The purpose of this research was to create a brief scale to measure perceived social benefit that would be appropriate for use in future research aiming to explore the role of this variable in determining word-of-mouth (WOM) behaviour. There is evidence that perceived social risk negatively impacts the willingness to share, but the role of perceived social benefit has not yet been explored. Understanding how perceived social risk and benefit interact to determine WOM will inform social marketing campaign design.
This paper outlines two studies: Study 1 was concerned with the development of the perceived social benefit of sharing scale (PSBSS), including the construction of preliminary items and the reliability and discriminant validity of the final scale. Study 2 involved an investigation of the concurrent validity of the PSBSS in relation to the likelihood to share.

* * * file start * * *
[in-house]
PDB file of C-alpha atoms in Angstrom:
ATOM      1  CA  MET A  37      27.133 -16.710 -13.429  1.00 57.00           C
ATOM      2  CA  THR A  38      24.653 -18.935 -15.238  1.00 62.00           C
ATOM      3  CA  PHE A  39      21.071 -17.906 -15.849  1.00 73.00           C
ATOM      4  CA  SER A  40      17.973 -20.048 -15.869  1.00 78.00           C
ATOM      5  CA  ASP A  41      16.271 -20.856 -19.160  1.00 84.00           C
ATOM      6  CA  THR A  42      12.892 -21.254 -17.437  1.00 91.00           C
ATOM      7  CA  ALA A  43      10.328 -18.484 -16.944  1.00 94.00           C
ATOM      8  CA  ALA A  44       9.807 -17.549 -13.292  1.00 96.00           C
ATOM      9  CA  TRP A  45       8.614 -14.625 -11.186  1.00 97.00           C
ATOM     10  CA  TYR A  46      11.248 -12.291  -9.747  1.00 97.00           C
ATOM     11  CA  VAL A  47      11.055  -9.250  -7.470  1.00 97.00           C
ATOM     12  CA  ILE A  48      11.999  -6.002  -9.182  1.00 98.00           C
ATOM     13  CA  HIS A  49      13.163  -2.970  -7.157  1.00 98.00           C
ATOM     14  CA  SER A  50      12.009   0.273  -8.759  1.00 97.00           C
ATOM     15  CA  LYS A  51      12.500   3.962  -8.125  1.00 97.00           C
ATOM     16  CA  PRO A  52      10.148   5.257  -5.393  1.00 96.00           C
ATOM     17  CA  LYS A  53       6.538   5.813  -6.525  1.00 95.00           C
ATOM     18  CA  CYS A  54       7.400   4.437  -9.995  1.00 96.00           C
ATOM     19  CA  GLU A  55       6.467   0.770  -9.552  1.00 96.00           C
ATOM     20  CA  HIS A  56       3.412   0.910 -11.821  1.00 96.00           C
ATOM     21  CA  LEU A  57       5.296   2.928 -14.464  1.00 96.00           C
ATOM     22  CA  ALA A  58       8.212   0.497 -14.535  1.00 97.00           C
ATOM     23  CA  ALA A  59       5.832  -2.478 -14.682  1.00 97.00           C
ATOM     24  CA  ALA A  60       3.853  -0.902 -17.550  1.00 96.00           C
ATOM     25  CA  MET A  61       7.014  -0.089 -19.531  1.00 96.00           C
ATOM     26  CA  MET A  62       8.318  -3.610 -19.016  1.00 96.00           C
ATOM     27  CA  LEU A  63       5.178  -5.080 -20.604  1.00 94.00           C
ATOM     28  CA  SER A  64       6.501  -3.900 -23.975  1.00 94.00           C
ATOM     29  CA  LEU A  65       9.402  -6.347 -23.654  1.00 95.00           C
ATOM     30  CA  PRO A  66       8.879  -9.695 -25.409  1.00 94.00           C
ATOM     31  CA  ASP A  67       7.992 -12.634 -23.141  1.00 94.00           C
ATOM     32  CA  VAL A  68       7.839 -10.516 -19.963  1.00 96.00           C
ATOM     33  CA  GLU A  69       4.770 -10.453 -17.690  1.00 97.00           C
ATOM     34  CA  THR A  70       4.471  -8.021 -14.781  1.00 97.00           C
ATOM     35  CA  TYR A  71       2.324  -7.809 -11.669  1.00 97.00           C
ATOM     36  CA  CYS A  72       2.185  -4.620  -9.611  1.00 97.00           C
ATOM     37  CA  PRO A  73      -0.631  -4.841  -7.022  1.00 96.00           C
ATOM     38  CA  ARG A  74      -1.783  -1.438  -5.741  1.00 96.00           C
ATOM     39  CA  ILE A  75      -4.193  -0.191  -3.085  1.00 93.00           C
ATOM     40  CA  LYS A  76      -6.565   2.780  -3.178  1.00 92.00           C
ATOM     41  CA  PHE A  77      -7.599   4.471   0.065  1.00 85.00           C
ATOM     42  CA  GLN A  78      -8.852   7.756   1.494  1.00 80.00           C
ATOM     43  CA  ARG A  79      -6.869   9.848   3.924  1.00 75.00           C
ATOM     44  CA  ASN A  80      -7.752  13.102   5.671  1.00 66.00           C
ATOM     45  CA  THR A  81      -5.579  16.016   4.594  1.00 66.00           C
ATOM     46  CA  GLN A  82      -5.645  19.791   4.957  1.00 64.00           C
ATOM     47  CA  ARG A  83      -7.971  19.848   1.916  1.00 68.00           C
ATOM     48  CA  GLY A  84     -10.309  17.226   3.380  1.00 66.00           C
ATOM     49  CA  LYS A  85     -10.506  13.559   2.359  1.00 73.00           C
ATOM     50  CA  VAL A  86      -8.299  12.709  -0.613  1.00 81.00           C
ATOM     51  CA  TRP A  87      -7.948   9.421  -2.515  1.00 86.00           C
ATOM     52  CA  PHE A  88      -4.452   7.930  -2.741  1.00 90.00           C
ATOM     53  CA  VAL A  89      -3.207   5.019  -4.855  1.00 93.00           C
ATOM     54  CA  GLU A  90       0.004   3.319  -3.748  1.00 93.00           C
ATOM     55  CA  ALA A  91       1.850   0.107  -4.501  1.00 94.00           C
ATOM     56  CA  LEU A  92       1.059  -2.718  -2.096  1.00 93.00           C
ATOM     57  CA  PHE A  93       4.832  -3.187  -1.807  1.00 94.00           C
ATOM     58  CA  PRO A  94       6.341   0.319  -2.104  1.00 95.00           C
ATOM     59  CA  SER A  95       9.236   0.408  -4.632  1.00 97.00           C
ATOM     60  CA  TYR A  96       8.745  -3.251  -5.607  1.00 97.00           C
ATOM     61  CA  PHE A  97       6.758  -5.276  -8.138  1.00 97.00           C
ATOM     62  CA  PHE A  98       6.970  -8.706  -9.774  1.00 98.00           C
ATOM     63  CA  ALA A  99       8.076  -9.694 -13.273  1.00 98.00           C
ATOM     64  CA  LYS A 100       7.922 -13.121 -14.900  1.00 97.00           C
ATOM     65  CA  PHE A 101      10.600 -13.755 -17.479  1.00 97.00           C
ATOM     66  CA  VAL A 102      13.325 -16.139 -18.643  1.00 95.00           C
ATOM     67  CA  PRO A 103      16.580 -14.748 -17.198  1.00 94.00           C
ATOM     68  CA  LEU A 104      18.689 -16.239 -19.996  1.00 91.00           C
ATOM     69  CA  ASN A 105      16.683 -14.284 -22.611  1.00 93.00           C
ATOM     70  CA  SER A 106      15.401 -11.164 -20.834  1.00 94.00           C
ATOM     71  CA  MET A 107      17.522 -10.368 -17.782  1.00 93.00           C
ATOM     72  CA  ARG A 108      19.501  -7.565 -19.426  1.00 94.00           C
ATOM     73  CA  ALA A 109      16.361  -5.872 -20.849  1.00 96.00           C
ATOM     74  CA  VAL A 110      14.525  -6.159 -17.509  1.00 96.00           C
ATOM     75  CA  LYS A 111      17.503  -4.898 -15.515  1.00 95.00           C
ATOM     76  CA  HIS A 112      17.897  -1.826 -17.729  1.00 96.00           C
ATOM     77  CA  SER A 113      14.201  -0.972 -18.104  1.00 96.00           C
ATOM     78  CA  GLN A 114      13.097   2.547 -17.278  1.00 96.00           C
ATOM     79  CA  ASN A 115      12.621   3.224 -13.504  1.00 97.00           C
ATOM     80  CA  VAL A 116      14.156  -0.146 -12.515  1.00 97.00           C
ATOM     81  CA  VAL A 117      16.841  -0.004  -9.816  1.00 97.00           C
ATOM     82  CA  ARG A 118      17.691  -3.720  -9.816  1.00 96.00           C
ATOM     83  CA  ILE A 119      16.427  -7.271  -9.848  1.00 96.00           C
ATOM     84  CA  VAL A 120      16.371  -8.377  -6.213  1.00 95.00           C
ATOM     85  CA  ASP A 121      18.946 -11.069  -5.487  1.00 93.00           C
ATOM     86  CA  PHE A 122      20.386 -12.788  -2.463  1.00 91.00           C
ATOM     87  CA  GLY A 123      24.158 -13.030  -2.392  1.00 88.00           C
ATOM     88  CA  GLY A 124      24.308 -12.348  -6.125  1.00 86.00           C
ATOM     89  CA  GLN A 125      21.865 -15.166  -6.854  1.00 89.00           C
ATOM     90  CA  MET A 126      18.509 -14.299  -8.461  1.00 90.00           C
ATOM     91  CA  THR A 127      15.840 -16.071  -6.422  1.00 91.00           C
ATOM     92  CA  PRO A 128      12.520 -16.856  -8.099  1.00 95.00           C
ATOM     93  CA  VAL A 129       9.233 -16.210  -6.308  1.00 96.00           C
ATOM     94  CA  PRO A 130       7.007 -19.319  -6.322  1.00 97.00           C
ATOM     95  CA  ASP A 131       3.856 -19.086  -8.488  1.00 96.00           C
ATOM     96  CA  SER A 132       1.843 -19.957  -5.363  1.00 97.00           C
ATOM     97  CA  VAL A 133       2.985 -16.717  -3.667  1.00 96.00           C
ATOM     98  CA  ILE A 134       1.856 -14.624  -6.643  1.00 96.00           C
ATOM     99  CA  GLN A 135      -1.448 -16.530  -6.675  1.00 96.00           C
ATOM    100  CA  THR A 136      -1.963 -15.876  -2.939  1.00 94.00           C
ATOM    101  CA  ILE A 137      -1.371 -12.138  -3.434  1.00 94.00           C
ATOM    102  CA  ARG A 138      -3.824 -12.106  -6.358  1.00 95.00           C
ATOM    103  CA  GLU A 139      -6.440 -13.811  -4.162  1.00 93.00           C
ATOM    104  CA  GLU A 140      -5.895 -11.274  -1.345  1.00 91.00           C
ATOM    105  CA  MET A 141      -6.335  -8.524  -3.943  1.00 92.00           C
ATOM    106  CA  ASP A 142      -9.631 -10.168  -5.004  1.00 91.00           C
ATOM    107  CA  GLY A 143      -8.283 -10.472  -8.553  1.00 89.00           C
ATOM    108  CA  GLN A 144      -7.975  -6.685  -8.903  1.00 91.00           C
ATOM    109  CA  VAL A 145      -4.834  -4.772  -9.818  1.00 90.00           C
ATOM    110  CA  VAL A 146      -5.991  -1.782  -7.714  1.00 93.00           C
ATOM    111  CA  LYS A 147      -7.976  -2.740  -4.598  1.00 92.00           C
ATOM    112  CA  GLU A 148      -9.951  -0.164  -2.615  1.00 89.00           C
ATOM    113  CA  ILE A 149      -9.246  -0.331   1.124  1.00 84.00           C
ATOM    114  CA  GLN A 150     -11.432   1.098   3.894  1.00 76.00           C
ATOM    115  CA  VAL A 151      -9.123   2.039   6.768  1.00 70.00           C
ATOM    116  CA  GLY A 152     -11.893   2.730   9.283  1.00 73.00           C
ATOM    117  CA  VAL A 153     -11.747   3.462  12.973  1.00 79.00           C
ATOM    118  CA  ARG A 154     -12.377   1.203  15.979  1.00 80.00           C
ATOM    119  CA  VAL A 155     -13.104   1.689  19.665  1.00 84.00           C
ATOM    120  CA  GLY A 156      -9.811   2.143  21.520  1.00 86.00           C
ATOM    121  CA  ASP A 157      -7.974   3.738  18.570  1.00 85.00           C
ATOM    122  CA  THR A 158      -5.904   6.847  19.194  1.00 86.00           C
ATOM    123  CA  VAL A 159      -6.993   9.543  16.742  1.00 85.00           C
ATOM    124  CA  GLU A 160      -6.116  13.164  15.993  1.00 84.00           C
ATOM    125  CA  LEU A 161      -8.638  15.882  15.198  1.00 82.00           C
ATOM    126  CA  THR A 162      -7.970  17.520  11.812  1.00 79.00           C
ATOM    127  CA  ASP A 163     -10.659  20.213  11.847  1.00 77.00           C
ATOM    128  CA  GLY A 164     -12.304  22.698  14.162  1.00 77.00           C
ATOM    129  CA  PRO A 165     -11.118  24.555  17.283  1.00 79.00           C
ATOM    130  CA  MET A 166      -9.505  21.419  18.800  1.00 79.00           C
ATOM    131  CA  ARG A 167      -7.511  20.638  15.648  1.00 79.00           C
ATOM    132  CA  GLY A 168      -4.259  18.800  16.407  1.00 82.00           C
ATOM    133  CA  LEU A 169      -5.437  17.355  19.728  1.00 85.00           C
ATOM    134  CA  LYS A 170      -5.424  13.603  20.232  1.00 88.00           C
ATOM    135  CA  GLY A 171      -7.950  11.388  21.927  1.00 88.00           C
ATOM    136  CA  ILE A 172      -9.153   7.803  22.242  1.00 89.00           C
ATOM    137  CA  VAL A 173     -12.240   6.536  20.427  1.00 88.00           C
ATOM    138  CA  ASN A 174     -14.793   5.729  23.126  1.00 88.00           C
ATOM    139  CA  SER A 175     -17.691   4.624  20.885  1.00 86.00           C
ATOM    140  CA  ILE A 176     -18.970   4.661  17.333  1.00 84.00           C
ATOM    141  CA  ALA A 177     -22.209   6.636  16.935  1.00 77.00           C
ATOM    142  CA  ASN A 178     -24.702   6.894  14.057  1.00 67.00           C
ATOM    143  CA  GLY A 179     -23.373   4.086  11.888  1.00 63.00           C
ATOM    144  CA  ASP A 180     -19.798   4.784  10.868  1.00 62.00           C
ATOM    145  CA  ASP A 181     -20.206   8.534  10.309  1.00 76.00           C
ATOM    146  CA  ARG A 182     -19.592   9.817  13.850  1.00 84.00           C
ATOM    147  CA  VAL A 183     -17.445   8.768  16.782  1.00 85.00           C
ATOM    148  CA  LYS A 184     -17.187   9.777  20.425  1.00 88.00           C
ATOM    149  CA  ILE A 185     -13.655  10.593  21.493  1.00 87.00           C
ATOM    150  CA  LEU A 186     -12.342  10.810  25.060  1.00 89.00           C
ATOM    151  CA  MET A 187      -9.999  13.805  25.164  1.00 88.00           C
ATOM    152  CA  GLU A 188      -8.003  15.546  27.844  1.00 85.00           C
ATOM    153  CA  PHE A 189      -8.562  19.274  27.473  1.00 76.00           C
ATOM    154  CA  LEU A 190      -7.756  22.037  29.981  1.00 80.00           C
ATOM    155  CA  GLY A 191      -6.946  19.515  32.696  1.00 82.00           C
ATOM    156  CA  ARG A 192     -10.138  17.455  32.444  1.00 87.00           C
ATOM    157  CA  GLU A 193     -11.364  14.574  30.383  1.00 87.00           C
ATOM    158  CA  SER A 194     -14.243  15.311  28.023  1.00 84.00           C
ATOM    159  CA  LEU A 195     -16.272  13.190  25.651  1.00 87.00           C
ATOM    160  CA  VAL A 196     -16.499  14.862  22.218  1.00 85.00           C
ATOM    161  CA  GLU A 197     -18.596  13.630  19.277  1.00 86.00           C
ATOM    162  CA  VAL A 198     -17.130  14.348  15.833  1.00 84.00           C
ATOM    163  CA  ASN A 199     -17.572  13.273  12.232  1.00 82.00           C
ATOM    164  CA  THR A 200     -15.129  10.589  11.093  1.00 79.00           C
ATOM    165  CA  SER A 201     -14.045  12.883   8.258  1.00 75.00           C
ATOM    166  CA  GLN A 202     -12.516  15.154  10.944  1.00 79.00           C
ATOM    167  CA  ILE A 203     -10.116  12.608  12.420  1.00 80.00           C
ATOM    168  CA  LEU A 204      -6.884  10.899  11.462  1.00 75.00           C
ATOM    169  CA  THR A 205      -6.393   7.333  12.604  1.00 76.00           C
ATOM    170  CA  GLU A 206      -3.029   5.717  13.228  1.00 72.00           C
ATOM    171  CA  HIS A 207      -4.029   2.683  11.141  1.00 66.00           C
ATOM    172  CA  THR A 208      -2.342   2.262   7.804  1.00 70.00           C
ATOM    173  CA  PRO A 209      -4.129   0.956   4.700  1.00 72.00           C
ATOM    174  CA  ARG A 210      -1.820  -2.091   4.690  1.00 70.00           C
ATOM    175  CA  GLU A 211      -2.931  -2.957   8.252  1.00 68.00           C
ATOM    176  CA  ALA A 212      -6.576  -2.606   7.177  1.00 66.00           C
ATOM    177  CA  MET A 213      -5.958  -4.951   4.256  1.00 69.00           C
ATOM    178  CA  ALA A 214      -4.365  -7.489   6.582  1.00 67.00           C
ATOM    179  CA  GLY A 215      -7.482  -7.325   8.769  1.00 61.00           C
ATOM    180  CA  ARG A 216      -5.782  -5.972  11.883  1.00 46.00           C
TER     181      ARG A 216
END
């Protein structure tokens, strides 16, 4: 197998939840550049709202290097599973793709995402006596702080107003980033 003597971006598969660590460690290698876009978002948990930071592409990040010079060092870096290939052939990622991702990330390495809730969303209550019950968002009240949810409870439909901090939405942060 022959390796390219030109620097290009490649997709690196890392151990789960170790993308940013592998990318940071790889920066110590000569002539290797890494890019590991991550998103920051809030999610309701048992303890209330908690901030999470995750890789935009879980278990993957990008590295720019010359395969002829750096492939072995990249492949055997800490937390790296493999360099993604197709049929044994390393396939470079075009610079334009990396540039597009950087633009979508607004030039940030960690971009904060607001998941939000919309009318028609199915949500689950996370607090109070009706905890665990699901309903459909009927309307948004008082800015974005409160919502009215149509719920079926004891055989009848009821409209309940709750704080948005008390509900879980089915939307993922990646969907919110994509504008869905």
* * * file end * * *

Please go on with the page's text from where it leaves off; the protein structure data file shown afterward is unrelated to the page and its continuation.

Study 1 demonstrated that the perceived social benefit associated with WOM was related to social approval, impression management and social bonding. The results of Study 2 established that scores on the PSBSS predicted self-reported likelihood to engage in both face-to-face WOM and electronic WOM.
The PSBSS can be used to examine the role of perceived social benefit, including how the interaction between perceived social risk and benefit determines where, when and with whom people will share WOM.
The authors would like to thank the members of the RMIT Behavioural Business lab, particularly Janneke Blijlevens, for feedback on this project. This research was supported by an Australian Government Research Training Program (RTP) Scholarship.
Powell, A.E., Camilleri, A.R., Dobele, A.R. and Stavros, C. (2017), "Developing a scale for the perceived social benefits of sharing", Journal of Consumer Marketing, Vol. 34 No. 6, pp. 496-504. https://doi.org/10.1108/JCM-03-2017-2124
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